It’s seven short answers to seven short questions. Here we go…
1. Our new PR guy is horrible, but my boss loves him
I am in middle management at a public library. We recently hired a new PR person. Pretty much everyone hates him, except the director (I’ll get to that in a minute). He is combative, argumentative, and does not have any desire to learn about what we actually do. There have been several incidents where he screamed at a staff member, and she felt physically threatened. Additionally, there is a performance issue; routine tasks do not get done.
Our problem is that the director loves this person and has pretty much made him her #2. We have no HR and no assistant director, so while the public service managers and staff are on the floor dealing with the public and their everyday demands, plus trying to figure out how to work around his performance issues, he is functioning as her sounding board. We cannot figure out why she likes him so much. She made him salary, and he is allowed to come in whenever he wants as well as work from home. She is talking about building him his own new office. Repeatedly, we have expressed our concerns, and the director always backs him up. We have tried to work with him directly and be honest, but he always lies and says he’s done things that he actually hasn’t. Despite a paper trail a mile long, the director trusts him and ignores our documentation.
We love our library and want it to continue to be a great place for patrons to visit, but all of us are feeling burned out, beaten down, and sad. Do you have any suggestions?
You can certainly talk to your director about your concerns about the new guy’s performance (ideally many of you, not just you), but if she has a blind spot where he’s concerned, there might not be much you can do there. Your next option would be to talk to someone over her head, but that’s a risky move — you’d need someone you know to be reasonable and to have good judgment, and you’d need credibility with them and enough rapport that you could trust them to handle your concerns discreetly. If neither of those work … well, you’re looking at the damage a bad manager can do.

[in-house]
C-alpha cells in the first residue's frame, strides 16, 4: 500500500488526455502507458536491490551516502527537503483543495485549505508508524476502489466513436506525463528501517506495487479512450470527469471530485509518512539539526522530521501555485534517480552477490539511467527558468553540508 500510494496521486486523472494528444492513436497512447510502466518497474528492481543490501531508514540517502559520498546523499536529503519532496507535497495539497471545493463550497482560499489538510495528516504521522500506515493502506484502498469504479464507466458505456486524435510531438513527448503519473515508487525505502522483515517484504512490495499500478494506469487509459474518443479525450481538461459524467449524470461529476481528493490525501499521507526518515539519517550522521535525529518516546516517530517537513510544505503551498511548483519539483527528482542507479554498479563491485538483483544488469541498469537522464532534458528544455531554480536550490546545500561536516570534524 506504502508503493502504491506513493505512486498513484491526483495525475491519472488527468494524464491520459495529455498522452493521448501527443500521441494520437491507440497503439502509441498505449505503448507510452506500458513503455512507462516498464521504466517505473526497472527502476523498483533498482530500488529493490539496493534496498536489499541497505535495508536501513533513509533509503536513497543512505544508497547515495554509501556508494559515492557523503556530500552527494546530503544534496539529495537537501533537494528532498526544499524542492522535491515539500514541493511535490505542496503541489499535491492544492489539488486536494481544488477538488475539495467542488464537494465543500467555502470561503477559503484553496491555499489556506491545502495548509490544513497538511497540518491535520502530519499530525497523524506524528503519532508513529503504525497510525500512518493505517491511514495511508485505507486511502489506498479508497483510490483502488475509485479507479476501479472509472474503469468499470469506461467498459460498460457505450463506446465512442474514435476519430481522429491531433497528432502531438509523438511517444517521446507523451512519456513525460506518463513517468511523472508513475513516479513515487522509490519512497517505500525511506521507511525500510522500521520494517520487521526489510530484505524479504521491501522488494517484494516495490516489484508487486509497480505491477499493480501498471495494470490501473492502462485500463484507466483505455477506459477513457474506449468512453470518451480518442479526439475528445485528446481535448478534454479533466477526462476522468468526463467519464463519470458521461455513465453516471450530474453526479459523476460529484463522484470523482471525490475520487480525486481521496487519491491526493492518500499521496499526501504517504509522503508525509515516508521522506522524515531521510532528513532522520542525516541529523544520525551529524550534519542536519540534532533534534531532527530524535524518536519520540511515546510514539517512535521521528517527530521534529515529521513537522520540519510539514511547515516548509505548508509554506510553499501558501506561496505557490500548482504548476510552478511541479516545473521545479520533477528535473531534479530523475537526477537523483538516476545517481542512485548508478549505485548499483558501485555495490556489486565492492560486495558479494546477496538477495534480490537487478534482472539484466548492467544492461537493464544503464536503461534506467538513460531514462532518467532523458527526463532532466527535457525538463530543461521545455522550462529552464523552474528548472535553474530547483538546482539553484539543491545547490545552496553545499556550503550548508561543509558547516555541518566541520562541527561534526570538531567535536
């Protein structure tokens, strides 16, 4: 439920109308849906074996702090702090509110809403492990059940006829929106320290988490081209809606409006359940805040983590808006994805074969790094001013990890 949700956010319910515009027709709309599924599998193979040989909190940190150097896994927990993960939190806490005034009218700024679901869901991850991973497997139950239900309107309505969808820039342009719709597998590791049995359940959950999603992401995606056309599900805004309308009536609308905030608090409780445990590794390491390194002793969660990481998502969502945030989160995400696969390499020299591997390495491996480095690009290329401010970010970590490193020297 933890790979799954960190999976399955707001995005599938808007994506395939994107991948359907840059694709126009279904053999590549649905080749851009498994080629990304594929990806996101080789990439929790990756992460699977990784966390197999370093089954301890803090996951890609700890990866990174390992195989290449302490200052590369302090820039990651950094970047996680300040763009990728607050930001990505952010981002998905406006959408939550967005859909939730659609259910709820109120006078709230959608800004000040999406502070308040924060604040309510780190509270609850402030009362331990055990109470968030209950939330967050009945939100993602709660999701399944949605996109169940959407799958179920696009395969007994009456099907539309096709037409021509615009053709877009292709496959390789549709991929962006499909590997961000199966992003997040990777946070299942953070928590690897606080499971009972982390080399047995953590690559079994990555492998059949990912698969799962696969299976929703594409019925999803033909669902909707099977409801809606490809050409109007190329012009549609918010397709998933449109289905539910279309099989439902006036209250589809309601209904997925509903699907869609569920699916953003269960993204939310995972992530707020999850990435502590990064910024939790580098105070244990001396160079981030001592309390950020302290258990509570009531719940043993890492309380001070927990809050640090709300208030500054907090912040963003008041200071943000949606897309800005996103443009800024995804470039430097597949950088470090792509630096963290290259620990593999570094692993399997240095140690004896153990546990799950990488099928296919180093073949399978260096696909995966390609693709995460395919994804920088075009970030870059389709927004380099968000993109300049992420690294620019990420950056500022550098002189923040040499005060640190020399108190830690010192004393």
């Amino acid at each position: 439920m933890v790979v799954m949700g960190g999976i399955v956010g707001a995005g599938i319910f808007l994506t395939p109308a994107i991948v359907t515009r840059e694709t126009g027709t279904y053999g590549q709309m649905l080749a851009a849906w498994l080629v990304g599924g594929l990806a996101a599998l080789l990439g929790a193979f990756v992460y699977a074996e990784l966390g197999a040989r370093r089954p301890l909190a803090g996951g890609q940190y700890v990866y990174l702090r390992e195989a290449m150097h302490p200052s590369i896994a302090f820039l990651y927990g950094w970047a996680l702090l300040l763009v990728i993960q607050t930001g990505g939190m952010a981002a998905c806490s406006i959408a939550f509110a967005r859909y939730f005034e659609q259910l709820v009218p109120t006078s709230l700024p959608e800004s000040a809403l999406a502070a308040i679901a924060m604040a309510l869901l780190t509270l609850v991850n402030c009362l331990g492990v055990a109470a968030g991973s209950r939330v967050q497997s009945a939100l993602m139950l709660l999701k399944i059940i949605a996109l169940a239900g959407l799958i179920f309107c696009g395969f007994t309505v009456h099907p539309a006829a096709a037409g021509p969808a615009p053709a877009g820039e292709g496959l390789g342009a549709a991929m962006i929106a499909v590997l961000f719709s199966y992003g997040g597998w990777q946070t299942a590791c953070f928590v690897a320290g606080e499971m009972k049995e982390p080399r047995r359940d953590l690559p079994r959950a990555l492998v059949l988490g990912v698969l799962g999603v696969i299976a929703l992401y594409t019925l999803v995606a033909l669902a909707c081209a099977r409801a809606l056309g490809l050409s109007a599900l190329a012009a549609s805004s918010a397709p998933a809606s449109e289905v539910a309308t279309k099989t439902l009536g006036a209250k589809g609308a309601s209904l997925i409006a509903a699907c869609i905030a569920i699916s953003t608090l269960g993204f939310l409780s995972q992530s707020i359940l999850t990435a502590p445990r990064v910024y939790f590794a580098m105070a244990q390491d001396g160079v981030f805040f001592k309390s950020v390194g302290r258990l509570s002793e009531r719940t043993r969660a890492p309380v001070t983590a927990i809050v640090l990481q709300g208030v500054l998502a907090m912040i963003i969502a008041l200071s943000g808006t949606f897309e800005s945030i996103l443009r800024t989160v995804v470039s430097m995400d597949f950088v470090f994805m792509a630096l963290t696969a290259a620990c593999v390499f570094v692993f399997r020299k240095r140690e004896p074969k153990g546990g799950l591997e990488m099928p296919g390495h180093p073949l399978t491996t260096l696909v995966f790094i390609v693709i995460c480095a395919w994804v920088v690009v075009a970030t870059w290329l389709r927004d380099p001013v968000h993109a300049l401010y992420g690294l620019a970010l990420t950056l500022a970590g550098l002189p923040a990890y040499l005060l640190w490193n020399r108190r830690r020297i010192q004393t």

2. My manager does performance reviews every two months
Is it normal for my manager to want to do individual performance reviews every 2 months? It’s not just for me, but includes the 3 other people in my department. I know for a fact I’m doing a great job (my manager has told me so on several occasions outside of the performance reviews), so I guess I don’t understand why the necessity to have these reviews so frequently? I’m also the newest person on the team, and my cubemate said my manager never used to request these meetings so frequently before I started (a year ago).
Formal performance evaluations every two months? No, that’s insane. Generally they’re done annually, or sometimes every six months at most. There should be no need to do them every two months; that’s what normal feedback is for, as well as serious “we have a problem we need to fix” conversations if needed.